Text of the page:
And more often than before, Alaska is witnessing more intense fire years, where at least two million acres burn, the US government report says, threatening both human health and wildlife.

While Alaska battles its climate woes, the state continues to be a major producer of fossil fuels - the burning of which produces the greenhouse gas carbon dioxide that is driving planetary heating.

During its Eighties heyday, the state was producing around two million barrels of crude per day. While production has dropped off since then, Alaska is still the fourth-highest oil producing state at around 437,000 barrels per day.

Oil is a cash cow for Alaskans. A state-owned investment fund, which takes surplus revenue from oil and gas production, pays out an annual dividend of $1,114 dollars per state resident last year.

With this deep entanglement in the climate crisis — both as an oil producer and frontline to the consequences of warming — Alaskan politics are a complicated affair.

State politics is mainly dominated by the Republican party, not traditionally seen as focused on climate action. Alaska Senator Lisa Murkowski, a Republican, has stated that climate change is “directly impacting our way of life,” E&E News reported - but has also pushed for fossil fuel development.

Back in 2015, her fellow senator, Republican Dan Sullivan, claimed that “the verdict is still out on the human contribution to climate change”, per Alaska Public Media.

However he voted for a bill amendment that said climate change was real that same year. He also signed his name to a GOP-led proposal that purported to reduce emissions in 2021.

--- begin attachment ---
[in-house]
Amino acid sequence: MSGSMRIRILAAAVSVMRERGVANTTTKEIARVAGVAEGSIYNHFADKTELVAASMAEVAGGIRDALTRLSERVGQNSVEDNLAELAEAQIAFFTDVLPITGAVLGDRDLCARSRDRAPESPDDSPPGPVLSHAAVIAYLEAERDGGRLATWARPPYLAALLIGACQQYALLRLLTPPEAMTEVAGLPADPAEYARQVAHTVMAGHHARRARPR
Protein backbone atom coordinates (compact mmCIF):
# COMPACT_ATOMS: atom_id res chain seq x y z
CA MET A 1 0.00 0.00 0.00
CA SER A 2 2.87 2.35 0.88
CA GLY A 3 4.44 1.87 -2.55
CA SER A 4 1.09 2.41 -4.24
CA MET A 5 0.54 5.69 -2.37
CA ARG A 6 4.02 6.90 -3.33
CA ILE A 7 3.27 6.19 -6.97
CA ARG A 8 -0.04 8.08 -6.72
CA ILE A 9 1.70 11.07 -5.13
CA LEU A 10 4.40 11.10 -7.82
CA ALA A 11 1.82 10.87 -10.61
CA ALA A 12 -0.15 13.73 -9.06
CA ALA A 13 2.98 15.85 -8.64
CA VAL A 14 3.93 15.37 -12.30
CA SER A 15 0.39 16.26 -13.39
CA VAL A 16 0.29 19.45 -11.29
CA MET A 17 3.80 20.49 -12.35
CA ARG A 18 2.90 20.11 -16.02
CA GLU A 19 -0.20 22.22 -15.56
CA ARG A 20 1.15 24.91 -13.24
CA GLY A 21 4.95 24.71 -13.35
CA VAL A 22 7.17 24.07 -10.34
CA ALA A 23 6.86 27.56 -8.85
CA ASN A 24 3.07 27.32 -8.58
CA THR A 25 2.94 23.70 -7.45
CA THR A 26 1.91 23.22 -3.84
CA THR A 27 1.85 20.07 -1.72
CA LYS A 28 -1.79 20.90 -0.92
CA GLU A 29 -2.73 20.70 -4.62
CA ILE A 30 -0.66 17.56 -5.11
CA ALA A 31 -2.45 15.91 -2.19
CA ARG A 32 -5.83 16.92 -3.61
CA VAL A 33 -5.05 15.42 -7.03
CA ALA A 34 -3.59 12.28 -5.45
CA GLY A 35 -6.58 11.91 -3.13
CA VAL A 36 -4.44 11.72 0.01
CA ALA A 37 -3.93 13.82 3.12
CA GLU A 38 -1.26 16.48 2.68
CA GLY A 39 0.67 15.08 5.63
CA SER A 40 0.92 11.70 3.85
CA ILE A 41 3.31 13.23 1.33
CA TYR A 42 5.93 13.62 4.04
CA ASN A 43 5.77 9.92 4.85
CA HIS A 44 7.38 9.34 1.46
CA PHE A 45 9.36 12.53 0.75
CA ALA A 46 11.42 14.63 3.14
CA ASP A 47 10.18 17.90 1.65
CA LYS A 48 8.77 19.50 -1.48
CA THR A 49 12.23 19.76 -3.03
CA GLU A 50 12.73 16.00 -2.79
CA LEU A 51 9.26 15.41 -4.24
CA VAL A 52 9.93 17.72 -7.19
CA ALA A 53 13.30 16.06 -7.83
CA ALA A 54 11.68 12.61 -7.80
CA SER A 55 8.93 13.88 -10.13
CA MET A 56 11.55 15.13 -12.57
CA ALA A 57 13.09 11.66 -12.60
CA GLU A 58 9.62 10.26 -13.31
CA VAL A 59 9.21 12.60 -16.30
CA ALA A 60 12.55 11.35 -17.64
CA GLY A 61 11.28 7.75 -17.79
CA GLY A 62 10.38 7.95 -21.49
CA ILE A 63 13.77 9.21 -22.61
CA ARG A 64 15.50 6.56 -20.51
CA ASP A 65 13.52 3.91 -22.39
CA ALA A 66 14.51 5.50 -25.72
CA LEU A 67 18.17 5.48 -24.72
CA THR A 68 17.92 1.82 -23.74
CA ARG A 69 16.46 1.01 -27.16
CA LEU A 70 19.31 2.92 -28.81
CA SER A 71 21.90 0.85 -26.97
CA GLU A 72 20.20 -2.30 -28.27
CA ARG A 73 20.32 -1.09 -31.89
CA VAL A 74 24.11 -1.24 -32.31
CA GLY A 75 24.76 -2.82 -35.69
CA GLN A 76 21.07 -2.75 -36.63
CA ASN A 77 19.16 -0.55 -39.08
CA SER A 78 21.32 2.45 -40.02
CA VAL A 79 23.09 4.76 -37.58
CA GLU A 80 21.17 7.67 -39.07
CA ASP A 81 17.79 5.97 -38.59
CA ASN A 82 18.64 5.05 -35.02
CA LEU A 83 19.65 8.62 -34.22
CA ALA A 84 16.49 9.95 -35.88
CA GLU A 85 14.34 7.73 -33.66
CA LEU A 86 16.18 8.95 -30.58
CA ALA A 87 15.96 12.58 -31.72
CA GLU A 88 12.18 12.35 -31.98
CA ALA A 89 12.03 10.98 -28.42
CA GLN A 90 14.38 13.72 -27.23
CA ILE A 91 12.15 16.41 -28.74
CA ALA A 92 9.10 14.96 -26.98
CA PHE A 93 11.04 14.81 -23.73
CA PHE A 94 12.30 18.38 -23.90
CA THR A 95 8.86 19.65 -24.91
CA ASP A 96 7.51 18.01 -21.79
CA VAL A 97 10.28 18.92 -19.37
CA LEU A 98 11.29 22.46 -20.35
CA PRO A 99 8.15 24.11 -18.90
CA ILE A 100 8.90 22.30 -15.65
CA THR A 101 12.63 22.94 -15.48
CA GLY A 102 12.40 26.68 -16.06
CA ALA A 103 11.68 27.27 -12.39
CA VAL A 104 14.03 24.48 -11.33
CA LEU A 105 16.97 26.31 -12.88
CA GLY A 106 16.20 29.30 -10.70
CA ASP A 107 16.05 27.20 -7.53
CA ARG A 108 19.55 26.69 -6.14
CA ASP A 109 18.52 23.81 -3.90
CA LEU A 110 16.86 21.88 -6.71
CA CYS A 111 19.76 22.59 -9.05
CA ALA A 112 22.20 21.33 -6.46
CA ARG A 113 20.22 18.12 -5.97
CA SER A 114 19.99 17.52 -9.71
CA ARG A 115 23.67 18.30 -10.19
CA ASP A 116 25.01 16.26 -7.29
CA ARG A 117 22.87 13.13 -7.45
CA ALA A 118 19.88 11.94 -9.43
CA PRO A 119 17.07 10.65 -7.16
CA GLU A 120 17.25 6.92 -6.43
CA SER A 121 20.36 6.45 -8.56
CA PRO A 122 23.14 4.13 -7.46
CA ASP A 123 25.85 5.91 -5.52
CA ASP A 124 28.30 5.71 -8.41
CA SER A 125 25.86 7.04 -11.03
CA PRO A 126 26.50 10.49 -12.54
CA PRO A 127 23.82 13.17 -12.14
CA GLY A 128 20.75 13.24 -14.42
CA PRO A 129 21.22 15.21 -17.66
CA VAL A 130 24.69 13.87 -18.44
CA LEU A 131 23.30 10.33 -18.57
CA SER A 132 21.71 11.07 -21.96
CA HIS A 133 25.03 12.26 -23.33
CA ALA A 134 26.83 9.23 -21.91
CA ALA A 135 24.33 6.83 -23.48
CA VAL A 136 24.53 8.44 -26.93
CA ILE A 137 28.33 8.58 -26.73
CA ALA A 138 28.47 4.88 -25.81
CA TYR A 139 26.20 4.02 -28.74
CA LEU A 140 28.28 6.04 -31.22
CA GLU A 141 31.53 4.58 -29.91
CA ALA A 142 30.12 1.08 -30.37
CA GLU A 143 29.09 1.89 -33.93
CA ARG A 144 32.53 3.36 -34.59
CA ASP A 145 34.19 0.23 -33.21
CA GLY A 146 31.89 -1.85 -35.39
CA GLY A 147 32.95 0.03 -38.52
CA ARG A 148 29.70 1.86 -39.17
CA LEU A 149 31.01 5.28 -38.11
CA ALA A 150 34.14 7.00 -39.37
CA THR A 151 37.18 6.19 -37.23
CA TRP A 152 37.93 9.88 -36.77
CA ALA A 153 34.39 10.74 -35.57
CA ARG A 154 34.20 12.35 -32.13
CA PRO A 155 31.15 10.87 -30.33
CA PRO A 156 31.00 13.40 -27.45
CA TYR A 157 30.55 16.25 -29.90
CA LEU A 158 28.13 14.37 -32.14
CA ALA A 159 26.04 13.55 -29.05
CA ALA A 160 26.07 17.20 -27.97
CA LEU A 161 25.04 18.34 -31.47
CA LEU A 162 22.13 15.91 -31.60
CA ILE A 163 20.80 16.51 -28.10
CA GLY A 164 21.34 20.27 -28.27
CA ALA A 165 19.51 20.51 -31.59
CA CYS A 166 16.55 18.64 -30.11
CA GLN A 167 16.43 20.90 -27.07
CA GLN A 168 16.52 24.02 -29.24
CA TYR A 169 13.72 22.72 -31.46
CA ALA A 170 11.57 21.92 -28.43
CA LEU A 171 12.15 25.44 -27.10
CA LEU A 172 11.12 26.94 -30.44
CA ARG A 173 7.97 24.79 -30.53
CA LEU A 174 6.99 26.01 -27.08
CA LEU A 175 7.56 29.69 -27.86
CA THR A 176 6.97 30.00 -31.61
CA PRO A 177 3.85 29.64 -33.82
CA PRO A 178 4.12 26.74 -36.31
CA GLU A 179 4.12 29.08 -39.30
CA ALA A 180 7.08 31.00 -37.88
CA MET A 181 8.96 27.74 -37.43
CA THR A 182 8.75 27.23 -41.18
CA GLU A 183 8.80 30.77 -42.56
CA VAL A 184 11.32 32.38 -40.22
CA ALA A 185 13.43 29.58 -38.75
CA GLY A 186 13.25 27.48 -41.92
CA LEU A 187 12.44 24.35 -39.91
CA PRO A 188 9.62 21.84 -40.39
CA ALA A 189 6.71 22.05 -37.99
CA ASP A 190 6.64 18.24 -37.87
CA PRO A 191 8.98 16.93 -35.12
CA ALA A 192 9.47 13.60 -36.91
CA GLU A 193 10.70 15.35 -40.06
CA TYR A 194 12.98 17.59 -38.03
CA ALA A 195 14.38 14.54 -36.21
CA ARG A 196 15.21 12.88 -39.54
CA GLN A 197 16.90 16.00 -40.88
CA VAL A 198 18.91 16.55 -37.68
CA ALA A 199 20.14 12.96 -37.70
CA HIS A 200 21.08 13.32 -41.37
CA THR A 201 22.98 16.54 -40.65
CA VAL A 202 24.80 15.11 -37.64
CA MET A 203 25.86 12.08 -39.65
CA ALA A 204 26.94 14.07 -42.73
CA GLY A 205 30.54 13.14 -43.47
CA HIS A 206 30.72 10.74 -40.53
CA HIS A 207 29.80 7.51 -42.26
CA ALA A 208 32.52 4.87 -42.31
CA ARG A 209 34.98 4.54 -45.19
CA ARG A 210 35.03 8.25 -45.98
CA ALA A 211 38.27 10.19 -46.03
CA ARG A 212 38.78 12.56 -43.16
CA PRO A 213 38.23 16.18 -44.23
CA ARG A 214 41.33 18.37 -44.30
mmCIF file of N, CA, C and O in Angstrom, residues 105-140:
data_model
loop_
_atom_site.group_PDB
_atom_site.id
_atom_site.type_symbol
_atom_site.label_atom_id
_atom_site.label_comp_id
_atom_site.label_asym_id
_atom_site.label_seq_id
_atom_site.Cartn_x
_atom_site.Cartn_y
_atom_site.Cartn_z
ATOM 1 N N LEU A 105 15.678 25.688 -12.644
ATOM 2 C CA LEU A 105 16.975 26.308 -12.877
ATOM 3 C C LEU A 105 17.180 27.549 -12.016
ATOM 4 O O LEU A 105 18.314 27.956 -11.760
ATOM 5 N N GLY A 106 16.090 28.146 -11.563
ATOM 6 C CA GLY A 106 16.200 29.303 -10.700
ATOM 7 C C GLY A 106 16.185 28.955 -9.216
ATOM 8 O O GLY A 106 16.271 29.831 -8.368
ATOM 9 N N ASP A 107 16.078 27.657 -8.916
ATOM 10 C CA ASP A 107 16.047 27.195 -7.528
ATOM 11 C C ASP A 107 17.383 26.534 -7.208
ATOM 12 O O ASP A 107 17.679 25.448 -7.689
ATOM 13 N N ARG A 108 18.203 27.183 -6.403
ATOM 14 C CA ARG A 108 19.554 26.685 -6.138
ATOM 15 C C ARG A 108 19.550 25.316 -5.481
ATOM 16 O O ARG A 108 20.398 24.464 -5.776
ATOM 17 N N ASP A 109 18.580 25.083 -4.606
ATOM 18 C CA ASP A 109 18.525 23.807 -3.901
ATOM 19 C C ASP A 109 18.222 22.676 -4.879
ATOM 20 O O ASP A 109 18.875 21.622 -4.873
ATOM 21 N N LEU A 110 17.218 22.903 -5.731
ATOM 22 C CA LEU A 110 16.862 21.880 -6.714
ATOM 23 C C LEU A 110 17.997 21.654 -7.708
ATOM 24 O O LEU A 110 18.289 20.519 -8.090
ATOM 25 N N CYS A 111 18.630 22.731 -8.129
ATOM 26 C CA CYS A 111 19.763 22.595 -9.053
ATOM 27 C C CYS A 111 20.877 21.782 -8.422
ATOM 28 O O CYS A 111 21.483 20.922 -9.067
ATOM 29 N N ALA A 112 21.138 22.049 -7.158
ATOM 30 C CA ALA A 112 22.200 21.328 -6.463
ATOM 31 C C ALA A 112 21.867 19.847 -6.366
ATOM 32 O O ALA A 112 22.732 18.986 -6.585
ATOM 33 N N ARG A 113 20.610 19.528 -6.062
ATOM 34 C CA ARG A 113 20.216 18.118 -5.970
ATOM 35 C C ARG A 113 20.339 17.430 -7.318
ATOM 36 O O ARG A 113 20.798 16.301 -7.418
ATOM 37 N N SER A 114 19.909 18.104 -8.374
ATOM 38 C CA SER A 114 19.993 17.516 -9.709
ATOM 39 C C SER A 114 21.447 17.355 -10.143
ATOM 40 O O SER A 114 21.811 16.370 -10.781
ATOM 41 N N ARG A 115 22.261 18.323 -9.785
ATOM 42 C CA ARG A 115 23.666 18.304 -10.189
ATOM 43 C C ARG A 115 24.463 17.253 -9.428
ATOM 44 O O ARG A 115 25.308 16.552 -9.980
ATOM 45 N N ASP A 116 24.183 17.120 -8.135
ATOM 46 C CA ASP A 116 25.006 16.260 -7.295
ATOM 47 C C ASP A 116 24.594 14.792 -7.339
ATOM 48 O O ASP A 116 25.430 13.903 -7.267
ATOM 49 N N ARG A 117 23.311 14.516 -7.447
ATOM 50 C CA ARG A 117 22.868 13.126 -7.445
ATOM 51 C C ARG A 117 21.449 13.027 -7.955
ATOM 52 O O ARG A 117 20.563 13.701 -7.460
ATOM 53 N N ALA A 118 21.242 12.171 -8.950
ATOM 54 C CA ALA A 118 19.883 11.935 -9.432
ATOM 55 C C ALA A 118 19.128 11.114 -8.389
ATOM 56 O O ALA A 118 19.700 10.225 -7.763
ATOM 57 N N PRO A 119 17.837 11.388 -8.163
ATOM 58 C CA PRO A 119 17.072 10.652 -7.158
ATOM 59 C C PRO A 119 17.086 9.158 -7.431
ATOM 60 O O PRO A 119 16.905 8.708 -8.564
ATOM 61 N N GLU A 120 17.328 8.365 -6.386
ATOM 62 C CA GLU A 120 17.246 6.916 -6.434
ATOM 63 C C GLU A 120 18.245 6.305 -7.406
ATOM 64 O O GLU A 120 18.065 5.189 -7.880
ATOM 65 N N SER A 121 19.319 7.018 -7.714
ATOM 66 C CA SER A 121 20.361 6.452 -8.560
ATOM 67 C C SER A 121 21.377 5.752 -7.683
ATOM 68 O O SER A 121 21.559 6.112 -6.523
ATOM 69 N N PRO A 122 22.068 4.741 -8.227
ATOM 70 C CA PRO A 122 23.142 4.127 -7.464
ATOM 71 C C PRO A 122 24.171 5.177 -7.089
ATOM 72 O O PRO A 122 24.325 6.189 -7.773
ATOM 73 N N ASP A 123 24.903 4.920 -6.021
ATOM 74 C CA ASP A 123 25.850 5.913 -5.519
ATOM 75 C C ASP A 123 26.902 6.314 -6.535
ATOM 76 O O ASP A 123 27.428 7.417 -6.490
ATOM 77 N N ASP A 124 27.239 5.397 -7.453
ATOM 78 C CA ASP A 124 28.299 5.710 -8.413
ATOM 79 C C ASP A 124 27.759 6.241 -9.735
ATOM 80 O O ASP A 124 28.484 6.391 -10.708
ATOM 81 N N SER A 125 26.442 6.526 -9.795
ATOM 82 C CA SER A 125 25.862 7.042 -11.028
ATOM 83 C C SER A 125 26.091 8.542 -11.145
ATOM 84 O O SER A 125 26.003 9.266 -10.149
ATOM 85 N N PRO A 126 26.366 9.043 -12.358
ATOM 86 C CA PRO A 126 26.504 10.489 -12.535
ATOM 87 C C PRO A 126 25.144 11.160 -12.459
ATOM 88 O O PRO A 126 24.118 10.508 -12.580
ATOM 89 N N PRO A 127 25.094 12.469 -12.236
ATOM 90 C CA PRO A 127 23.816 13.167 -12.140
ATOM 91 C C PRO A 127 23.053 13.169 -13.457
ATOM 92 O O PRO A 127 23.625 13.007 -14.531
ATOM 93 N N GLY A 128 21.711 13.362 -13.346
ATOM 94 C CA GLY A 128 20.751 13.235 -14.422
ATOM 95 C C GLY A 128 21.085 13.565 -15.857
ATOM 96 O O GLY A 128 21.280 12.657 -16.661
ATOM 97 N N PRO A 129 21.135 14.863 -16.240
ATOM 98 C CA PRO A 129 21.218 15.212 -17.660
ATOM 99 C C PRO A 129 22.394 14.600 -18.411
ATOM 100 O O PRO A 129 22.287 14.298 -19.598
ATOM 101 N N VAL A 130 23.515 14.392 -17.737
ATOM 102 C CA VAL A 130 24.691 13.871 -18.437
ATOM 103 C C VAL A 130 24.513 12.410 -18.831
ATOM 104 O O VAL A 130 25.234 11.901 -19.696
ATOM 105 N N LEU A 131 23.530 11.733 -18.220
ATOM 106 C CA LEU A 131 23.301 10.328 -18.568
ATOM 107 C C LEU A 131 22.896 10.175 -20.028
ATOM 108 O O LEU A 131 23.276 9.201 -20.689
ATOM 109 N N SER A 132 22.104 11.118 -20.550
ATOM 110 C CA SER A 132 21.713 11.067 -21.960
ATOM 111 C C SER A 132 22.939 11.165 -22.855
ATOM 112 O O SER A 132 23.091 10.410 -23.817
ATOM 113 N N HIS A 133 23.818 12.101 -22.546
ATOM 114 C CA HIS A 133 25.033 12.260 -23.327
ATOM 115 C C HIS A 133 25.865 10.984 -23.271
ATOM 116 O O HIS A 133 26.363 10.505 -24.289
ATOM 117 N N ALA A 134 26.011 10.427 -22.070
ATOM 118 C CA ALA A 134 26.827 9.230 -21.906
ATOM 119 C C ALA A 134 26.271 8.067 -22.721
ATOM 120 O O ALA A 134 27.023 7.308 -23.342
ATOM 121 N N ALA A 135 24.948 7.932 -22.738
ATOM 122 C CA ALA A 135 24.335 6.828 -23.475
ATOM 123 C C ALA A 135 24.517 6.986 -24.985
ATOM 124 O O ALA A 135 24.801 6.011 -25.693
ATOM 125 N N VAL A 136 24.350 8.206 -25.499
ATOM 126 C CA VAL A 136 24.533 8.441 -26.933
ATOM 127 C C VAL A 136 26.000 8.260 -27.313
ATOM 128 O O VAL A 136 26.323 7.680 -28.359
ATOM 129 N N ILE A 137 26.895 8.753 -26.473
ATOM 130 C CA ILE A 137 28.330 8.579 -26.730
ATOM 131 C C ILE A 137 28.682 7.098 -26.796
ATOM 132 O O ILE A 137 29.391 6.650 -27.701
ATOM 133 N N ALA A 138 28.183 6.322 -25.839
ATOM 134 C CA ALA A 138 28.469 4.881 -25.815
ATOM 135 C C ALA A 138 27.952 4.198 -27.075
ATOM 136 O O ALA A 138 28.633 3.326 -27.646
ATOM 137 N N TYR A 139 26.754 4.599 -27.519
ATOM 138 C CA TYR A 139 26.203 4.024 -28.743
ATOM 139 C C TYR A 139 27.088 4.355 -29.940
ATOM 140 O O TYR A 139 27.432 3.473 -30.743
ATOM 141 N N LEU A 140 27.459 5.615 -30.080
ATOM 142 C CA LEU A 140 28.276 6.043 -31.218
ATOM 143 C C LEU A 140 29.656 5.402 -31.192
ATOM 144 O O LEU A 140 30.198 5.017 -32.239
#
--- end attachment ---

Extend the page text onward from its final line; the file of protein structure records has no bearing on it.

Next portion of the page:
The state’s lone House of Representatives seat is currently up for grabs after the sudden death of long-time Congressman Don Young in March.

One of the leading candidates to replace him is former Alaska governor, and 2008 Republican vice presidential candidate, Sarah Palin. As governor, her administration sought to reduce emissions and respond to the climate crisis, reported the Anchorage Daily News in 2007.

But in 2016, Ms Palin claimed that climate change was a myth, E&E News reported. Her current campaign website calls for expanding oil and gas drilling into the Arctic National Wildlife Refuge, a protected area on Alaska’s northern shore half the size of Florida and home to wildlife like caribou and musk oxen.

Join our commenting forum

Join thought-provoking conversations, follow other Independent readers and see their replies


Thank you for registering

Please refresh the page or navigate to another page on the site to be automatically logged inPlease refresh your browser to be logged in